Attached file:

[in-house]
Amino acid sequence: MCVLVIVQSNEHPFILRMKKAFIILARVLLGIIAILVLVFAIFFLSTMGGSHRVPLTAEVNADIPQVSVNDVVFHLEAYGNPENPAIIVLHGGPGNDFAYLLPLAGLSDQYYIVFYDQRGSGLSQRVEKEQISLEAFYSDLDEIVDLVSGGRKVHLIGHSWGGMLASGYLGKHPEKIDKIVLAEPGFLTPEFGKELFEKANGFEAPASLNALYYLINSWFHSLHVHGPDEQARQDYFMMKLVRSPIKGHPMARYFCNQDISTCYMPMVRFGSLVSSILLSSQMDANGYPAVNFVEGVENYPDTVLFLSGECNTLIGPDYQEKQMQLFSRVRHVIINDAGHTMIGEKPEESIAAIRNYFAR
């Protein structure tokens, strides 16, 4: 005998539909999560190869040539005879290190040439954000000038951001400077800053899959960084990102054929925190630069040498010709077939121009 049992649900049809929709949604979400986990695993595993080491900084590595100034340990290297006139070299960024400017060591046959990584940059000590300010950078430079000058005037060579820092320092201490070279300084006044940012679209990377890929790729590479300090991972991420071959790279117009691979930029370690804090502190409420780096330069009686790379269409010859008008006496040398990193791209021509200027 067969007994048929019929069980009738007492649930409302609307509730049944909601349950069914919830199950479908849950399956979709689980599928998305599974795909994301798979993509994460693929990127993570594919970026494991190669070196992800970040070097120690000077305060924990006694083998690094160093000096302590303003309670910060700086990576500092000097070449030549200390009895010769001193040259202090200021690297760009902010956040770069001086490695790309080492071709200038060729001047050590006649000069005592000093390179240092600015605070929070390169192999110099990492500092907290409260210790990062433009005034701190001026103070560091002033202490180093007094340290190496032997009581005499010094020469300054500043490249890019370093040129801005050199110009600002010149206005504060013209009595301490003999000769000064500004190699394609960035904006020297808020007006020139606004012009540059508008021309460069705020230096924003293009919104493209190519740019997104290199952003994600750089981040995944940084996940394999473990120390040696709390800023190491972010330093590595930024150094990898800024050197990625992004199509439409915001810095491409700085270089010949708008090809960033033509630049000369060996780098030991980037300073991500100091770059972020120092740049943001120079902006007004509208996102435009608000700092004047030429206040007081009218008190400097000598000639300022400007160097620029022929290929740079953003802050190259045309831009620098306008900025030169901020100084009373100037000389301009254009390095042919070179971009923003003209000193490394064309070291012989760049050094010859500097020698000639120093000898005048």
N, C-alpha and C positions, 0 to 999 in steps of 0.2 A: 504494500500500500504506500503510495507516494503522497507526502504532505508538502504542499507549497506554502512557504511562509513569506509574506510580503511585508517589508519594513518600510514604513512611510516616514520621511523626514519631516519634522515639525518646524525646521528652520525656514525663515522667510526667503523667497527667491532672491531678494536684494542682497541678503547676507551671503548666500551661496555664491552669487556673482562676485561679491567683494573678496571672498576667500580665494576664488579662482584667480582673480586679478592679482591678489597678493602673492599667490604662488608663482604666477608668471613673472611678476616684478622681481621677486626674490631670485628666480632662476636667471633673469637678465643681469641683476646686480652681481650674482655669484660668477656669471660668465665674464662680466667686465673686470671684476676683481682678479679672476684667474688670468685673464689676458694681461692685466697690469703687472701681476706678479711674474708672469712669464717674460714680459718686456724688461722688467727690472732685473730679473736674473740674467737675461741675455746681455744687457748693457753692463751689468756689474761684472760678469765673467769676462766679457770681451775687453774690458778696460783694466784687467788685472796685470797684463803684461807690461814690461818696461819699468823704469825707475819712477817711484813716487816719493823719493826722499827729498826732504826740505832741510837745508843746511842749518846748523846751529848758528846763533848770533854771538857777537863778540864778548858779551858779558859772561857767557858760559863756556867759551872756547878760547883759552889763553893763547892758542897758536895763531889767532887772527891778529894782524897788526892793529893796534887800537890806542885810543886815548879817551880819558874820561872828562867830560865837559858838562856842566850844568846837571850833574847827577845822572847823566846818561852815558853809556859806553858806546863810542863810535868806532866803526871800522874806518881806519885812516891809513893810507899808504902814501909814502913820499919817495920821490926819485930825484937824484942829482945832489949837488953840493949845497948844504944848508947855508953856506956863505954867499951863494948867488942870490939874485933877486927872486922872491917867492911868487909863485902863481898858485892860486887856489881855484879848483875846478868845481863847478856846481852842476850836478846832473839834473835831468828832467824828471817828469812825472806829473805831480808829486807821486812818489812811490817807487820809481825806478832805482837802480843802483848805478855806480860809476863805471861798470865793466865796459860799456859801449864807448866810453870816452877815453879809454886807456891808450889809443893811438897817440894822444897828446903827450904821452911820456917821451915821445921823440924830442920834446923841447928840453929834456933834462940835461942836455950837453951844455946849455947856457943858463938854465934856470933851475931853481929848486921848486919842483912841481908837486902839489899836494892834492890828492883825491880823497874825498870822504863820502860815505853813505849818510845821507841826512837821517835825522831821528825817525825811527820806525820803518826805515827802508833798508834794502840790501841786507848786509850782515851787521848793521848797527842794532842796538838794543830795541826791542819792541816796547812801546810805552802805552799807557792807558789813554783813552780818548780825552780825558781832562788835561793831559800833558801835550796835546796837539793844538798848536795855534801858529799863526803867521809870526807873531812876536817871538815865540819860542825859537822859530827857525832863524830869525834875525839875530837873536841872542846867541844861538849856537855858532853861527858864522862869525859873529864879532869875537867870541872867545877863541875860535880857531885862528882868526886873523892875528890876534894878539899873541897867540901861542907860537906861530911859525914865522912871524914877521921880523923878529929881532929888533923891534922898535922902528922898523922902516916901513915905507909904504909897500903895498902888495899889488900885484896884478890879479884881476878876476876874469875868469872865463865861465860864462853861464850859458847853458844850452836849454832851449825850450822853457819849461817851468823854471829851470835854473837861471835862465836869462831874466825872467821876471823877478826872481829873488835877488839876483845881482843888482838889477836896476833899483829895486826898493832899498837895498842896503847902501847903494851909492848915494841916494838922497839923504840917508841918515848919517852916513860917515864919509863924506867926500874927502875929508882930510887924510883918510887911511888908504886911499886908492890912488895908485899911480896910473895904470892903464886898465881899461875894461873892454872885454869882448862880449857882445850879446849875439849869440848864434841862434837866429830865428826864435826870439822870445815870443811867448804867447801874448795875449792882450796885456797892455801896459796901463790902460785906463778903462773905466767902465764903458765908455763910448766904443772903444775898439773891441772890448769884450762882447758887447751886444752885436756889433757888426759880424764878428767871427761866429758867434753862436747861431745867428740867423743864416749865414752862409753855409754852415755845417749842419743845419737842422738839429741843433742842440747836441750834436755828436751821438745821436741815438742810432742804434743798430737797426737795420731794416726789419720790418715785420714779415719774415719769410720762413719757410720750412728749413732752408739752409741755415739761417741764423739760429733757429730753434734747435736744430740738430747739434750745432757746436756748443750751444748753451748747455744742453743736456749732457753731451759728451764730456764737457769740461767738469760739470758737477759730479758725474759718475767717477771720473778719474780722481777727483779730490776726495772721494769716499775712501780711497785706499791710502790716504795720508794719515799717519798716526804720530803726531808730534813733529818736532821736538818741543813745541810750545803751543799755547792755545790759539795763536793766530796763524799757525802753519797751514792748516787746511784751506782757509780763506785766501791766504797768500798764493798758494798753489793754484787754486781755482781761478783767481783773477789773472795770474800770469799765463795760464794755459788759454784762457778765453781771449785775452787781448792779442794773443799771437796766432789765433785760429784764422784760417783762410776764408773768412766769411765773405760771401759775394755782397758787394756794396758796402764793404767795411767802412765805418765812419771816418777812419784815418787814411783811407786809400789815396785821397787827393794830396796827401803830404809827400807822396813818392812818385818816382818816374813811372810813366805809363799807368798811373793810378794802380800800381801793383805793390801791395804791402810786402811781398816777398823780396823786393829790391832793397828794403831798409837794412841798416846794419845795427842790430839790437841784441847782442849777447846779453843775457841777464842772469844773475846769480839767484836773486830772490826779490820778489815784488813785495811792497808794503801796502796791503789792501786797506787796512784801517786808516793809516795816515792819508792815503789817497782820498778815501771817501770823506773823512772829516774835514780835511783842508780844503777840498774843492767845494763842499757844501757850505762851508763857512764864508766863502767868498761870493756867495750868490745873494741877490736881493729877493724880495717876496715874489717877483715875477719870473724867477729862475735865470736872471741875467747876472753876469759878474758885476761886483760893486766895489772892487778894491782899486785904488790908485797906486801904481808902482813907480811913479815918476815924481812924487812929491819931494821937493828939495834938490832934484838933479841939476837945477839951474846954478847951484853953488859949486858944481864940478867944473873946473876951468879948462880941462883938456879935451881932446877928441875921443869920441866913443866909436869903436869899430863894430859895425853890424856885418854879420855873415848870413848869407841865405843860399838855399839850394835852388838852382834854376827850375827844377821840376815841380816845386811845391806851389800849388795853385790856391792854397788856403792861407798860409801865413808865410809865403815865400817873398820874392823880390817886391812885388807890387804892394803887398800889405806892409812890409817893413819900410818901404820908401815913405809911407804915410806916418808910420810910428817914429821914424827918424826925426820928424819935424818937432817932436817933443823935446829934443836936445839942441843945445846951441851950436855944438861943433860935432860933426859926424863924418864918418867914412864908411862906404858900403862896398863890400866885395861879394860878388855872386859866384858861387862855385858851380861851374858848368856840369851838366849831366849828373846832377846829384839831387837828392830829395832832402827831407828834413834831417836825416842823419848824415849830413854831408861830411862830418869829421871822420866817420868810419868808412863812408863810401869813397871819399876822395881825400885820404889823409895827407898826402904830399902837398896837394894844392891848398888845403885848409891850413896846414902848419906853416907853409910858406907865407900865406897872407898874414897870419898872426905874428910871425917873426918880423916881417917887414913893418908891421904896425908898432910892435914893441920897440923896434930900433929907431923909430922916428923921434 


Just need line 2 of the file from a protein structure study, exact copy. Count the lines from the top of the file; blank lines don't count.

Amino acid sequence: MCVLVIVQSNEHPFILRMKKAFIILARVLLGIIAILVLVFAIFFLSTMGGSHRVPLTAEVNADIPQVSVNDVVFHLEAYGNPENPAIIVLHGGPGNDFAYLLPLAGLSDQYYIVFYDQRGSGLSQRVEKEQISLEAFYSDLDEIVDLVSGGRKVHLIGHSWGGMLASGYLGKHPEKIDKIVLAEPGFLTPEFGKELFEKANGFEAPASLNALYYLINSWFHSLHVHGPDEQARQDYFMMKLVRSPIKGHPMARYFCNQDISTCYMPMVRFGSLVSSILLSSQMDANGYPAVNFVEGVENYPDTVLFLSGECNTLIGPDYQEKQMQLFSRVRHVIINDAGHTMIGEKPEESIAAIRNYFAR